Thursday, July 19, 2007

No hope for indymedia in Bangladesh

In Bangladesh, what we need badly (and will never get) is an alternative, or independent, media. By that, I don't mean a newspaper, TV or radio that reports without 'fear or favour'. By that I mean newspapers (online as well as offline) that are small and that have integrity. Take the case of Tom Feeley's excellent newsletter, Information Clearing House (ICH). His blurb says that it provides "News You Won't Get On CNN", and he is absolutely telling the truth.

His is a heroic one-man show, and his is forever strapped for cash. Other online journals include, the Online Journal, OpEdNews.Com, GlobalResearch.Ca….

These are people dedicated to telling us what's really going on: they are not corrupt because they have no ties with corporations. They are plainly not in it for the money. An excellent offline magazine that recently went out of circulation was Altar Magazine, run by Mandy van Deven – it went bust because she could no longer pay for it. But that's precisely why these newspapers can "afford" to tell us the truth.

People are gaga over corporate media in Bangladesh, especially one known as the Daily Star. I have worked with these people, and I know what lying weasels they are.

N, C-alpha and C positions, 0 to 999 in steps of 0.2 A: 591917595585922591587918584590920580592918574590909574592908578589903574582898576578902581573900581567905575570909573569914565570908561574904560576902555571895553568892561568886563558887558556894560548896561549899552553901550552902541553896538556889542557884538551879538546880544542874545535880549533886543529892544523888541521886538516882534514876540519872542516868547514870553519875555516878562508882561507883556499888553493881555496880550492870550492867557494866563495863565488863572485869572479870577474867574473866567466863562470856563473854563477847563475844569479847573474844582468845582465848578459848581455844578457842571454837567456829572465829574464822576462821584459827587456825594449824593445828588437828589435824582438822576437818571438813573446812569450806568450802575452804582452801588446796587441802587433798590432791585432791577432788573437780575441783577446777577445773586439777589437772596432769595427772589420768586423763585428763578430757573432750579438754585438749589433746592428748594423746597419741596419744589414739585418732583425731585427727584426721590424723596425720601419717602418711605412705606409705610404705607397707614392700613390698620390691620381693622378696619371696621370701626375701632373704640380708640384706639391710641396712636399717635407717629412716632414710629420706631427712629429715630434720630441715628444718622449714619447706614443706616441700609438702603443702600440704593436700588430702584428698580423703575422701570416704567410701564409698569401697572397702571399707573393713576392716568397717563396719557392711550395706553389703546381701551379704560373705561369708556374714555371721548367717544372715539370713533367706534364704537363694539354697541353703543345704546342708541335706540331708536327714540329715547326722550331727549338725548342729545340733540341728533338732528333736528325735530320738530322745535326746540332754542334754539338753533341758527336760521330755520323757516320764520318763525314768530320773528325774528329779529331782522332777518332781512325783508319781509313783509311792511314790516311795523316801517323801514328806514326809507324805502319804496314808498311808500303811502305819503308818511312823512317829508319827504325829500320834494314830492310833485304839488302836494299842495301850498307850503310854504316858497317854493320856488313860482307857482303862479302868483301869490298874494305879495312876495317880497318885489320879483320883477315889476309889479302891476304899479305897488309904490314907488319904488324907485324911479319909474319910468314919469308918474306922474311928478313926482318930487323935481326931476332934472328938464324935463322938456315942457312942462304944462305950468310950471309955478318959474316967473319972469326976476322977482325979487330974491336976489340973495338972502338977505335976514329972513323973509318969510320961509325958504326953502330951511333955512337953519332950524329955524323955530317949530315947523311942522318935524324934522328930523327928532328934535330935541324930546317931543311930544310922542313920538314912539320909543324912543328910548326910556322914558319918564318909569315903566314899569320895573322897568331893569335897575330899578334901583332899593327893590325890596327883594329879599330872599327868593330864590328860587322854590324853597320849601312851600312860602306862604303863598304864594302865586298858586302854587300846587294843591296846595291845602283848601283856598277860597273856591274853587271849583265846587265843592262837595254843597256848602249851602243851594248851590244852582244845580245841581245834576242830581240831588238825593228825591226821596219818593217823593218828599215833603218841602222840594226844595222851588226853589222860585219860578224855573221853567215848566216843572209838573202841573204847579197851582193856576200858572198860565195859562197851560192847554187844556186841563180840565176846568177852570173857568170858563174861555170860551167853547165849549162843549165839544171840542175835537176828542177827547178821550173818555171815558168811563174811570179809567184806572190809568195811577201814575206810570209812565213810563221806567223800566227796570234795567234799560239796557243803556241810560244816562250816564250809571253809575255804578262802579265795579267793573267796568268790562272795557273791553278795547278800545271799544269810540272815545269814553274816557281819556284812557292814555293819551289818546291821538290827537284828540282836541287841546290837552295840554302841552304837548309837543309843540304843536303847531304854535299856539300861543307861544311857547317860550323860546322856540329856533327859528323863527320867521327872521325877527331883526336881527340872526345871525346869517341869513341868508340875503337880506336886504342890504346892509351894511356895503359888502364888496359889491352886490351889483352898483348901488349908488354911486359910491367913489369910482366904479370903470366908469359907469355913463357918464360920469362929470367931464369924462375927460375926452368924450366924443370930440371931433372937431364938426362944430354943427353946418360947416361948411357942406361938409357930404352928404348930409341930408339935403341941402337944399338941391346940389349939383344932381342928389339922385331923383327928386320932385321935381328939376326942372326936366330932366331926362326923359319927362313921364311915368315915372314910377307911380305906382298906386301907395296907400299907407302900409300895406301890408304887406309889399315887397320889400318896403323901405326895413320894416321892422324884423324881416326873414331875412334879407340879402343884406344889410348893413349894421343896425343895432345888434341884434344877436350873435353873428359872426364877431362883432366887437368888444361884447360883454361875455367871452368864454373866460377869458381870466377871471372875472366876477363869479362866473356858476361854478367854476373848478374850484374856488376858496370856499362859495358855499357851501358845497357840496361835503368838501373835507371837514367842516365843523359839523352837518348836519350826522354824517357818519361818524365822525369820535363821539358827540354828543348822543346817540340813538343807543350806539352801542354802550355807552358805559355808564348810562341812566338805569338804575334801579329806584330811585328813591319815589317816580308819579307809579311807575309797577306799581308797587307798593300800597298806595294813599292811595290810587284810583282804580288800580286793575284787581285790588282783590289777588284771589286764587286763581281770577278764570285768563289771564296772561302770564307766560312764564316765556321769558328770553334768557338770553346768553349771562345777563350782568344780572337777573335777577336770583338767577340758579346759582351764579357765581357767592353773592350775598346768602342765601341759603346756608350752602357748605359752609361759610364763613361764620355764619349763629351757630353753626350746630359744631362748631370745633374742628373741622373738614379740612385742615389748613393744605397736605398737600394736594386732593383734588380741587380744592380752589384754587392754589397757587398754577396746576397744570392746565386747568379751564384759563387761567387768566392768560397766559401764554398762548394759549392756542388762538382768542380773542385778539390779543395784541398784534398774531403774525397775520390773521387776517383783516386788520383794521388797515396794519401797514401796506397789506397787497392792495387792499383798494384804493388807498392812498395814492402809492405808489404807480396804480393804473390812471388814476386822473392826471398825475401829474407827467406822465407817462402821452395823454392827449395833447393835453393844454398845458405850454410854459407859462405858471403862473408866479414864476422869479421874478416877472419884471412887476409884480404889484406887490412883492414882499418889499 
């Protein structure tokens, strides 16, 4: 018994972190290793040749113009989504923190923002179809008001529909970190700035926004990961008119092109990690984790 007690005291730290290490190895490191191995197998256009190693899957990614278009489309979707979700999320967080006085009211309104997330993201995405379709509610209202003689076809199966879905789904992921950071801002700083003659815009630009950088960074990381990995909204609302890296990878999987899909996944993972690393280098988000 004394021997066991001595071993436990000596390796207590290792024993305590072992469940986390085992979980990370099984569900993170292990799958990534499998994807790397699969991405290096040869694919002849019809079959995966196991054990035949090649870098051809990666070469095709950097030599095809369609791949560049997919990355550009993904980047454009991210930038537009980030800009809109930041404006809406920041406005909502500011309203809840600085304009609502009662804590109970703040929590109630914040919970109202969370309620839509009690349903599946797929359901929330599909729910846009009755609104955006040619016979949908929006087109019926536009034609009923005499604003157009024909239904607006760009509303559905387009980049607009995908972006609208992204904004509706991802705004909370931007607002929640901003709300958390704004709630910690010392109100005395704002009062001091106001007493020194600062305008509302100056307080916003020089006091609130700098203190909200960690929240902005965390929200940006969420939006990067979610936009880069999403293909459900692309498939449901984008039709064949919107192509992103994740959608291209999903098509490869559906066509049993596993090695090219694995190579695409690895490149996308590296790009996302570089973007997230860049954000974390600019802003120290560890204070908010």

I once submitted an article to Daily Star in 1994. The editor refused to print the last line, which raised the question that has been prominent from Greek times: can democracy and safety go together? First, the sub-editor called me and asked me to change the line. I refused. The sub-editor chuckled and said: "We know people want martial law, but we can't print that". If you know that, then it's your DUTY to print that. My article appeared, and instead of the last line, the editor supplied one of his own!

The lamestream media (as it is known in indymedia, or independent media) is the corrupt mainstream: over the last sixteen years, the lamestream media has done as much damage as the politicians by legitimizing our monstrous democracy.

Research by the Centre for Civil Society, London School of Economics, has shown that, while in the United Kingdom people who join NGOs accept a pay-cut, people who join NGOs in Bangladesh get a pay-rise: they are in it for the money, not for the conviction.

That's why I think there will never be an indymedia in Bangladesh, no matter how badly we need one.

Corruption, once again.

No comments: